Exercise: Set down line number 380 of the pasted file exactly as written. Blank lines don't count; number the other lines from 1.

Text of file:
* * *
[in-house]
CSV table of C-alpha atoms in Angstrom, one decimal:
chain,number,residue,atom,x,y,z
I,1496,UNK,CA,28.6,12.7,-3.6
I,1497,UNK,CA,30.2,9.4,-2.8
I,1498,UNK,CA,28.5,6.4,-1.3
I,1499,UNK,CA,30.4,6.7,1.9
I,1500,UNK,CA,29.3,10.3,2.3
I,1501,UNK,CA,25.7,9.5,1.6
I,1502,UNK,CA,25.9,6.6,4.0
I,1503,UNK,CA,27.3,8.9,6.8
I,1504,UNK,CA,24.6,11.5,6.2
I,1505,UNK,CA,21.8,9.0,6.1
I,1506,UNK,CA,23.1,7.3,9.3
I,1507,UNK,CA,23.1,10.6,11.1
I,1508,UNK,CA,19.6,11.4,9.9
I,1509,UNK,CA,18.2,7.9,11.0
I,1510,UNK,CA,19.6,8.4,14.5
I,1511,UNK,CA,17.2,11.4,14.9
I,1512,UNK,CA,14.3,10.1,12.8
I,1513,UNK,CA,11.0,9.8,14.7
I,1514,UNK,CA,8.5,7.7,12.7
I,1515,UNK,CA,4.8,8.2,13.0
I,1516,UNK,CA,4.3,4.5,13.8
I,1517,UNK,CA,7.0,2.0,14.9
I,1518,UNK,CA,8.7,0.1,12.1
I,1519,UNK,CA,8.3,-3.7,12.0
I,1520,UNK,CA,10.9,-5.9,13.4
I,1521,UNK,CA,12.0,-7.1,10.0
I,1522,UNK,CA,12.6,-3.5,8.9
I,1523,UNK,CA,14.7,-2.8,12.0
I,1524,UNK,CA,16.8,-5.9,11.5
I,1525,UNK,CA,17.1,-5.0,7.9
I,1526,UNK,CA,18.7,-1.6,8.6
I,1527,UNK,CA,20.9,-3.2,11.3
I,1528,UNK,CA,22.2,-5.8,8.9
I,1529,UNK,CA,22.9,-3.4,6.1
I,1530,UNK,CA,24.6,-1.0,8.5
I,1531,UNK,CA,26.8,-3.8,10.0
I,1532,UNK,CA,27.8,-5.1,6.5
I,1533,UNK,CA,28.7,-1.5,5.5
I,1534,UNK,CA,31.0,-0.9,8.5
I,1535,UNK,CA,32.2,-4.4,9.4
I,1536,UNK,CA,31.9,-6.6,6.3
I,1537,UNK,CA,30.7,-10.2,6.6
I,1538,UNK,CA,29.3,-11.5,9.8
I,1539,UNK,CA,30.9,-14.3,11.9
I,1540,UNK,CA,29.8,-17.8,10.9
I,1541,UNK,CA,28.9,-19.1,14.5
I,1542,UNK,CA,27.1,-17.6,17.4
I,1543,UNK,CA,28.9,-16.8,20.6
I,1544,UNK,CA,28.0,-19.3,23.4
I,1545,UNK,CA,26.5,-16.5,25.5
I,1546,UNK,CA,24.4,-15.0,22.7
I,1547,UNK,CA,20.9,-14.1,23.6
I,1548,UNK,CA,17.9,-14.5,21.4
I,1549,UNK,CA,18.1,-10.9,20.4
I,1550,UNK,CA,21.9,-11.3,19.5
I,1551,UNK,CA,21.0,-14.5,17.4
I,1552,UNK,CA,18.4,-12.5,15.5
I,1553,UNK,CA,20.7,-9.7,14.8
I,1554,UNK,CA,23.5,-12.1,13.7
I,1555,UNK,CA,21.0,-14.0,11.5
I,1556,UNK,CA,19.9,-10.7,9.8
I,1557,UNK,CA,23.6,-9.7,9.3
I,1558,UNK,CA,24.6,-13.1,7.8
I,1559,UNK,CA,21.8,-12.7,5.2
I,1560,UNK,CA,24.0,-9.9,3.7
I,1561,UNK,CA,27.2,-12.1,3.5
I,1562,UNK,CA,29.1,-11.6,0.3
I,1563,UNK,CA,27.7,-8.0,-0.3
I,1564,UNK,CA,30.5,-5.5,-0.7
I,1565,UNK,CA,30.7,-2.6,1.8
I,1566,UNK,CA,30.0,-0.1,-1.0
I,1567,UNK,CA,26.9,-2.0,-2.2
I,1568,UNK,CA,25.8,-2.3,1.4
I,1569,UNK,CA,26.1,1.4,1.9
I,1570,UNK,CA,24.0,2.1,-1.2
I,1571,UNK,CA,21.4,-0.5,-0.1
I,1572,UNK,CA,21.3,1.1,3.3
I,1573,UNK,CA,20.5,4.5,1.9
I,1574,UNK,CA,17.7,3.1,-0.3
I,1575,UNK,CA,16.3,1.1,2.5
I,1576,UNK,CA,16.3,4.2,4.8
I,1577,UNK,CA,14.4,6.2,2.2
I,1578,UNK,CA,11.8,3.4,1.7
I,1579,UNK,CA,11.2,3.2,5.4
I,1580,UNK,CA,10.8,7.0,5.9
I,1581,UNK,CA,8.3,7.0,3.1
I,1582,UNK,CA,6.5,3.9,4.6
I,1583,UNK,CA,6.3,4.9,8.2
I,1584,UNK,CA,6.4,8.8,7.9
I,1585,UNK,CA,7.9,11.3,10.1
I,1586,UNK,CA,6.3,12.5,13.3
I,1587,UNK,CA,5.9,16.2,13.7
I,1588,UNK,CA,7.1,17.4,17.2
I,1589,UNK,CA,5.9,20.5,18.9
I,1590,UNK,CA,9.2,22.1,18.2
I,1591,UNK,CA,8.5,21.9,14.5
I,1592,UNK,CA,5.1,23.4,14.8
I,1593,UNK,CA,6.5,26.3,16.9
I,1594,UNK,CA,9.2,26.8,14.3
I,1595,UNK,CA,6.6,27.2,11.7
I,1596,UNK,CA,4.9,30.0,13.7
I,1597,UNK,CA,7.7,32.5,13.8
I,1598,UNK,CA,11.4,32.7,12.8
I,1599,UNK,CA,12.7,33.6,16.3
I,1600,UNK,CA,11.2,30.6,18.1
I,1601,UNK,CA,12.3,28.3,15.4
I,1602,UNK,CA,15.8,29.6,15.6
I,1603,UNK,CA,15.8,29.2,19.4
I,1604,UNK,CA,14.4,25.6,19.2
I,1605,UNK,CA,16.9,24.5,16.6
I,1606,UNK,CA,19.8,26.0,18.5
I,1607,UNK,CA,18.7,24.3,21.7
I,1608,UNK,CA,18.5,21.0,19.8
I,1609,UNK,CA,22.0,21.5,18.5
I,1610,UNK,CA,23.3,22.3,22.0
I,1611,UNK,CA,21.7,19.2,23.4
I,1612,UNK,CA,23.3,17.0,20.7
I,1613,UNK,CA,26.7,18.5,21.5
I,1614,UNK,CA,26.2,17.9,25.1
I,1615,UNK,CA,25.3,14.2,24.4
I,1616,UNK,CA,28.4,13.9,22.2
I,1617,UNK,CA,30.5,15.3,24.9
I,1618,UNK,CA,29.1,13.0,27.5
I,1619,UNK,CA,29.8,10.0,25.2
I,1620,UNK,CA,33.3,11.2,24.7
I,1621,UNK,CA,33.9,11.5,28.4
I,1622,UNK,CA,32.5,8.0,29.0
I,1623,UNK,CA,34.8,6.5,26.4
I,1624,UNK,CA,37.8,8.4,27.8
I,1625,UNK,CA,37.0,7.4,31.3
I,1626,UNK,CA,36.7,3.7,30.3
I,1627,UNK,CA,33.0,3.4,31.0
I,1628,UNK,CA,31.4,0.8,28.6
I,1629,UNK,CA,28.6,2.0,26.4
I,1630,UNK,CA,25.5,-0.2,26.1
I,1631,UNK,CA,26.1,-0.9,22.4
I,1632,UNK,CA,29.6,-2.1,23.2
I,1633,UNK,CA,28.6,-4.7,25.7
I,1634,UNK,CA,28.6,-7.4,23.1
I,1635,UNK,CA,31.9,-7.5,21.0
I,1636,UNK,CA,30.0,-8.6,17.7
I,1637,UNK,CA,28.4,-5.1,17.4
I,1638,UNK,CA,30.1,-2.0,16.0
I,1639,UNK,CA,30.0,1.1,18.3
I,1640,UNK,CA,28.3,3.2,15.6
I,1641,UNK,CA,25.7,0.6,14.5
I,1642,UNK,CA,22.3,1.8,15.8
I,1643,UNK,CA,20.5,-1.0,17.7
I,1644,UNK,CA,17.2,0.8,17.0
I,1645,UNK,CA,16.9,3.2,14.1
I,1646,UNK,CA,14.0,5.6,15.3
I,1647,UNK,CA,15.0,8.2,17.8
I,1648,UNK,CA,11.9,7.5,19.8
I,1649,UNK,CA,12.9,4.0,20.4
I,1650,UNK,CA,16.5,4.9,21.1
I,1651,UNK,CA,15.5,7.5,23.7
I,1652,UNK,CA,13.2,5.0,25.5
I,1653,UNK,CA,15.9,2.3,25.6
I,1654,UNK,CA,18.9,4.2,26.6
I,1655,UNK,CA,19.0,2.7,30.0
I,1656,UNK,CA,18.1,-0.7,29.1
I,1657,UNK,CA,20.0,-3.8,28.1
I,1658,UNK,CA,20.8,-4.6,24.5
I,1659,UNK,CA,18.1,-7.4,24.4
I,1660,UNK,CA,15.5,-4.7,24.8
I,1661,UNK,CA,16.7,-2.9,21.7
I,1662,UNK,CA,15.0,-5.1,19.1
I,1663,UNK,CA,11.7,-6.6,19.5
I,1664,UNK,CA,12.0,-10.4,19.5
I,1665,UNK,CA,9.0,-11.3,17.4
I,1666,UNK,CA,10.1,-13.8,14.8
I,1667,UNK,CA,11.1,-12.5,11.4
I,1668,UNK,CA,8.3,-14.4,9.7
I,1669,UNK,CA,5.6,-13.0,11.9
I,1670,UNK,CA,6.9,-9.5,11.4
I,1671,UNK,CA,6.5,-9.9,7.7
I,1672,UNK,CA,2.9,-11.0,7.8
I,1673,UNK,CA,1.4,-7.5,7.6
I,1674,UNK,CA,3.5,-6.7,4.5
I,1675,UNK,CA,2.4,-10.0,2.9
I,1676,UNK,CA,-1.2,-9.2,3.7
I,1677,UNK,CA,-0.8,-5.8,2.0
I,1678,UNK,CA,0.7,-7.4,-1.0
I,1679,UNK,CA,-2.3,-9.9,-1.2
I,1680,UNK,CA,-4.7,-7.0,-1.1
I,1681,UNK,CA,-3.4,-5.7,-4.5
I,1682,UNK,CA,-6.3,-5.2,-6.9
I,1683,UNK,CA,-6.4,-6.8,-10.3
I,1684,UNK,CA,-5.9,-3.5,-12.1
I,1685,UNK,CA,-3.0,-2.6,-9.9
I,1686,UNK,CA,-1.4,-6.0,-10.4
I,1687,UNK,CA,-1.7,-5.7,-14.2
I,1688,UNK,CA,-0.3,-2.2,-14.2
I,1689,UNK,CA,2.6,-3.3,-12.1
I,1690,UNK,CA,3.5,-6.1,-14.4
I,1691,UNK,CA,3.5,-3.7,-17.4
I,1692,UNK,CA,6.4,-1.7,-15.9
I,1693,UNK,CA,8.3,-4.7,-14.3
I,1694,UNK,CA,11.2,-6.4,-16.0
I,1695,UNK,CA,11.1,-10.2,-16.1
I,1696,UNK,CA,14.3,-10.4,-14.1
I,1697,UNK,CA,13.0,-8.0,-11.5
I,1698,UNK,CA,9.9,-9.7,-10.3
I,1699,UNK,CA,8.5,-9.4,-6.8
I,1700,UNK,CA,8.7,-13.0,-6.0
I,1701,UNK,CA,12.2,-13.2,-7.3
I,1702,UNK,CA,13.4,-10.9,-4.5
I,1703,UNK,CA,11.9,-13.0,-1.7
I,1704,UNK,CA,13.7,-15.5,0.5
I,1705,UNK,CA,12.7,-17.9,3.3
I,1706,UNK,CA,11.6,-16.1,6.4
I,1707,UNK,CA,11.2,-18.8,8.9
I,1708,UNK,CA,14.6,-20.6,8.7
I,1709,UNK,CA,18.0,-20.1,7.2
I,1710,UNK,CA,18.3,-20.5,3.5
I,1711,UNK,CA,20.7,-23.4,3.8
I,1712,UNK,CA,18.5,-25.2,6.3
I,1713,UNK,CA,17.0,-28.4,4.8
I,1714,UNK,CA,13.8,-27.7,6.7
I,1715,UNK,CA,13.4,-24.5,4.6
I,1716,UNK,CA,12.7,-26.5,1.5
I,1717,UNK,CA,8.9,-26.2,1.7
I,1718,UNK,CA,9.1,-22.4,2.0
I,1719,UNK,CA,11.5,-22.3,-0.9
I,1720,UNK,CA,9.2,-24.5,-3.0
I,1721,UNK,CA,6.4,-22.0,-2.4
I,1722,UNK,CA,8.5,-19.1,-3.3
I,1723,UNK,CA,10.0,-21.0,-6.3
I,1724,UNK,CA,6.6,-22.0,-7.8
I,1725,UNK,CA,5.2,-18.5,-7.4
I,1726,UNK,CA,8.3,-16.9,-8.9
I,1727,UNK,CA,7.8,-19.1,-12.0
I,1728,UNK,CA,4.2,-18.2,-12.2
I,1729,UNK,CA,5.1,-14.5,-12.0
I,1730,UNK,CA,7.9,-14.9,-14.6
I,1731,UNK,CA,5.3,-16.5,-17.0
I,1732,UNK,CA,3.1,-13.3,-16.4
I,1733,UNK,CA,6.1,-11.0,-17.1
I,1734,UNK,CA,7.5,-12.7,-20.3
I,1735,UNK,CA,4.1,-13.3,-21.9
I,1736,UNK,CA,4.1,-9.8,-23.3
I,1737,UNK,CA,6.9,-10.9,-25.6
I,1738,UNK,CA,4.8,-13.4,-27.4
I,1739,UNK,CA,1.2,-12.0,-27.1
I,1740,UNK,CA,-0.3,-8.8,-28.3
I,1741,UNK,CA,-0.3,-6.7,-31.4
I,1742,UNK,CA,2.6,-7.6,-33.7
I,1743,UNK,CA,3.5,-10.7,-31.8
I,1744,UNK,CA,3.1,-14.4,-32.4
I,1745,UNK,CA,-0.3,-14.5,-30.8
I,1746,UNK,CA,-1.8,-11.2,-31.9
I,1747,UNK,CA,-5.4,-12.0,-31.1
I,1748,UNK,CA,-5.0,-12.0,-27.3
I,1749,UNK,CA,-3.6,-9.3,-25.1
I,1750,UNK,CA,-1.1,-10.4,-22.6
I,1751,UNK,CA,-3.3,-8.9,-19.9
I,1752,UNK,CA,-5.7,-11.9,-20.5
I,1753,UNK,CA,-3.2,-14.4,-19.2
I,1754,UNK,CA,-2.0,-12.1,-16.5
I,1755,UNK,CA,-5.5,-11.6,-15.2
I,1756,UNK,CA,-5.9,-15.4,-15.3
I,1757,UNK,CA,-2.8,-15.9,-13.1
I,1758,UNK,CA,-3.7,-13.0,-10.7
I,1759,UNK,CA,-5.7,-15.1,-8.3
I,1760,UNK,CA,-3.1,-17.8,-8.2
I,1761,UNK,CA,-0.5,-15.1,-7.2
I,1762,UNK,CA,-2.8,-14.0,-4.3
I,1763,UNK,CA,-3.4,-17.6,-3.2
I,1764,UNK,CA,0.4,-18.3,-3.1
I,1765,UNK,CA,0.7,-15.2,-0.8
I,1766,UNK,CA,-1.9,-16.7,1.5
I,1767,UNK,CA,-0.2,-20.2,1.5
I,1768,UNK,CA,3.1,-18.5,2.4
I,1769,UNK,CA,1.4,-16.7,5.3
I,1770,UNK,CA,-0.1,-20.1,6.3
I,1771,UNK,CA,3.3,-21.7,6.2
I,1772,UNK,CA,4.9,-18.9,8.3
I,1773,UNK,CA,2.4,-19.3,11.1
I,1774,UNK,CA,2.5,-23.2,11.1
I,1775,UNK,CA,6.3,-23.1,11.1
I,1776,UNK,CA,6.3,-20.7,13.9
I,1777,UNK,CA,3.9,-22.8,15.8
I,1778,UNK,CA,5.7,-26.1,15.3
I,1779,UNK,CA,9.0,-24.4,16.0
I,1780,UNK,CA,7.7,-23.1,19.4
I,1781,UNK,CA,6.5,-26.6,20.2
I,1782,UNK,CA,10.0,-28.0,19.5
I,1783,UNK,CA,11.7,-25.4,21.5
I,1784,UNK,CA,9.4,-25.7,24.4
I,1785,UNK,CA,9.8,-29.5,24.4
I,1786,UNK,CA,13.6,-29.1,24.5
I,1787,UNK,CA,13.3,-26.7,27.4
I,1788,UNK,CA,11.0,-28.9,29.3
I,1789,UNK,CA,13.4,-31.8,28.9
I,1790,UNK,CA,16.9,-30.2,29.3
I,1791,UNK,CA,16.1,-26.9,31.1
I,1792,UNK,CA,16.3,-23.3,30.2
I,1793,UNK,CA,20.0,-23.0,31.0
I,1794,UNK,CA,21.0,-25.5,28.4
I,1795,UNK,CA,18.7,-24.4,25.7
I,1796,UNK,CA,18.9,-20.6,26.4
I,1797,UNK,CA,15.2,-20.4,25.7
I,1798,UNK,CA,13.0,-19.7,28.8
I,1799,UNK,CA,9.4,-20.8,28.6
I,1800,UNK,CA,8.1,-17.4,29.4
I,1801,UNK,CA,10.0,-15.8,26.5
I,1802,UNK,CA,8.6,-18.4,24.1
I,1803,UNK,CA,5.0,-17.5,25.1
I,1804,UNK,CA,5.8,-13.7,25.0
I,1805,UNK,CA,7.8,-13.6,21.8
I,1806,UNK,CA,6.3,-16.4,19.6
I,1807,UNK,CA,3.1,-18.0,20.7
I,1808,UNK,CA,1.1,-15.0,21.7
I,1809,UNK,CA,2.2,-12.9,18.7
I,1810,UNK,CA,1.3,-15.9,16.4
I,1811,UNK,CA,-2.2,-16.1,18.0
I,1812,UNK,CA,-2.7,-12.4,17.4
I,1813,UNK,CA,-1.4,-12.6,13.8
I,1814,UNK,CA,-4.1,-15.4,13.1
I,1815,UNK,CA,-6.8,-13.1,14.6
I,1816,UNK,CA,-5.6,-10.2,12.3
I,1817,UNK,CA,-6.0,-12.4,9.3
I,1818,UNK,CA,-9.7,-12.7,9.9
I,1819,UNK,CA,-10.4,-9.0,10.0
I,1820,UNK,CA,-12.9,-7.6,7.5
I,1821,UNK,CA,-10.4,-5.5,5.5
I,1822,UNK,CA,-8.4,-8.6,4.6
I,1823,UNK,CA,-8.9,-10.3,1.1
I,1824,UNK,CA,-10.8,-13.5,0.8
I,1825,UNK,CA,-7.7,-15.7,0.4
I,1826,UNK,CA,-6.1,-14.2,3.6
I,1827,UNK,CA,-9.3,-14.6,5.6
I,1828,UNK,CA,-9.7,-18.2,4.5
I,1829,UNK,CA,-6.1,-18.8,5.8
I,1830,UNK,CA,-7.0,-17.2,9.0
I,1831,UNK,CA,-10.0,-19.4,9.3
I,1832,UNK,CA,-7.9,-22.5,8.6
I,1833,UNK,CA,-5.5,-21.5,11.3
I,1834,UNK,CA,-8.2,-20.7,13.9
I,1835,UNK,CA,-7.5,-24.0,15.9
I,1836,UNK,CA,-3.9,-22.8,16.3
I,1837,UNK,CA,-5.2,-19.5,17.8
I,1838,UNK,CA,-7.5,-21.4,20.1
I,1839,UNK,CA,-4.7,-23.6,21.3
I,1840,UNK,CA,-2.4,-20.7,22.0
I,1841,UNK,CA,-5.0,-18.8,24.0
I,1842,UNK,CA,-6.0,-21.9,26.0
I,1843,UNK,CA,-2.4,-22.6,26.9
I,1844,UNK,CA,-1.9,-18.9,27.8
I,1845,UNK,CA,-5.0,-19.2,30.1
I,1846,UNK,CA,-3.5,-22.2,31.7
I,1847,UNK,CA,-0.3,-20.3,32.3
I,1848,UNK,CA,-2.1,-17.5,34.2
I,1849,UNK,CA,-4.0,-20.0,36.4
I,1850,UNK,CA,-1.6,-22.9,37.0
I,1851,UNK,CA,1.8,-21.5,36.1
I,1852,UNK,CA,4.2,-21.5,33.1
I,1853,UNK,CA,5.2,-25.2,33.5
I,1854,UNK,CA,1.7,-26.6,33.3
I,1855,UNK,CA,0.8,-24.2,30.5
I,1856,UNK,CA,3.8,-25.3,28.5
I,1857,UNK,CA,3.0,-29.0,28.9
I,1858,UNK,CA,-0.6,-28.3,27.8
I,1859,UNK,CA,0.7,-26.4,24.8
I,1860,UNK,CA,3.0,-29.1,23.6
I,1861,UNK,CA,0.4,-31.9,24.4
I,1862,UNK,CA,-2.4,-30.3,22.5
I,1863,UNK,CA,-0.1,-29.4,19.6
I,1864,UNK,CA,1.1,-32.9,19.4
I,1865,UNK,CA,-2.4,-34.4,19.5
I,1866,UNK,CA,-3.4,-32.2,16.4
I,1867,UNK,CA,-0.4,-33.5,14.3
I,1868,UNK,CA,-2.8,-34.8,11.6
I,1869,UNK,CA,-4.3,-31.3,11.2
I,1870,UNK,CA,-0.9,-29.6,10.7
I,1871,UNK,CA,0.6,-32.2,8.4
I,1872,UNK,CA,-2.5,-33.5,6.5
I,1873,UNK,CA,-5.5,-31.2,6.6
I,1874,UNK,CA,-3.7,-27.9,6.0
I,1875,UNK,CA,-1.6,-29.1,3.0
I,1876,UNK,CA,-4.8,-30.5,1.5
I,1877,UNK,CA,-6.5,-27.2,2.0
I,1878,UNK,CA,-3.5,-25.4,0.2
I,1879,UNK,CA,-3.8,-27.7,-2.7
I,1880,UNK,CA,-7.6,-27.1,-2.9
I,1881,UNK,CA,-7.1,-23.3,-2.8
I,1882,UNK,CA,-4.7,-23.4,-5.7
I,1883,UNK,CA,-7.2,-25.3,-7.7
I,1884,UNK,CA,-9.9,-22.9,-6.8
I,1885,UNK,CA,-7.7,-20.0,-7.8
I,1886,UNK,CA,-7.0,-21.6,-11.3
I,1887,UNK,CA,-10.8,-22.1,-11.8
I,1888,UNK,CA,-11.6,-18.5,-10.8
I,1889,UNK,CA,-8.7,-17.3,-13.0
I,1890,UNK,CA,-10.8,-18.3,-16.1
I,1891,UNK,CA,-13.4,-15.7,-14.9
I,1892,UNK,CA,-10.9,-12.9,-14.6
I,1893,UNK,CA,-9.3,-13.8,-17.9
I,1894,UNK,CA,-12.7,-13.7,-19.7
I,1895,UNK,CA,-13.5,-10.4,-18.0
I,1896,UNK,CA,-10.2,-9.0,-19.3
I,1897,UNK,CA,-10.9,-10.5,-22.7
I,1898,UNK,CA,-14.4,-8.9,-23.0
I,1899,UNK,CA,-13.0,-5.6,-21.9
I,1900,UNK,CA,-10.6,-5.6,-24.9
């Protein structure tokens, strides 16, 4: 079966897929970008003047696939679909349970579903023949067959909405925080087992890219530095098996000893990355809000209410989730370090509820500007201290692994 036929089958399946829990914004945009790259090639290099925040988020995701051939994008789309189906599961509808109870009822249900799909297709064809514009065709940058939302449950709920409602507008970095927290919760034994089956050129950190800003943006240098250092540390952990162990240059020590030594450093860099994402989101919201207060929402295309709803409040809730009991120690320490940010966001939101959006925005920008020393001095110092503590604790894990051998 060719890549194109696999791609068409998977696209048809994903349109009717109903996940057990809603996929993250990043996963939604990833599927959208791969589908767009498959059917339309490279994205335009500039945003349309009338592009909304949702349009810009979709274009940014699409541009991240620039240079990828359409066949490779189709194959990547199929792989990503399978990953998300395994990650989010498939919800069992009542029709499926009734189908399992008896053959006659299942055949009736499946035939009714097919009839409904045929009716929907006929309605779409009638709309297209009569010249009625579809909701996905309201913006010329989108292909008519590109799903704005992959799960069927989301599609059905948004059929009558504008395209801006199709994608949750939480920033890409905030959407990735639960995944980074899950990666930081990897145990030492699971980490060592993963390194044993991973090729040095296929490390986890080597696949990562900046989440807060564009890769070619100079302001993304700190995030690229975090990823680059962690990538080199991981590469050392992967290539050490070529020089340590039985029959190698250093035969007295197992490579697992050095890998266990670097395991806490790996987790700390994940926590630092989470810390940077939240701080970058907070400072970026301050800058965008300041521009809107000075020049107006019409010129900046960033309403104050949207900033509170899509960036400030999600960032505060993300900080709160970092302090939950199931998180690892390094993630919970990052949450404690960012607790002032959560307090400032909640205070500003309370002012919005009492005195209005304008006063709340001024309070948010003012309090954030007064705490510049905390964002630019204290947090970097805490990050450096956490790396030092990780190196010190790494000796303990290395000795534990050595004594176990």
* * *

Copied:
I,1872,UNK,CA,-2.5,-33.5,6.5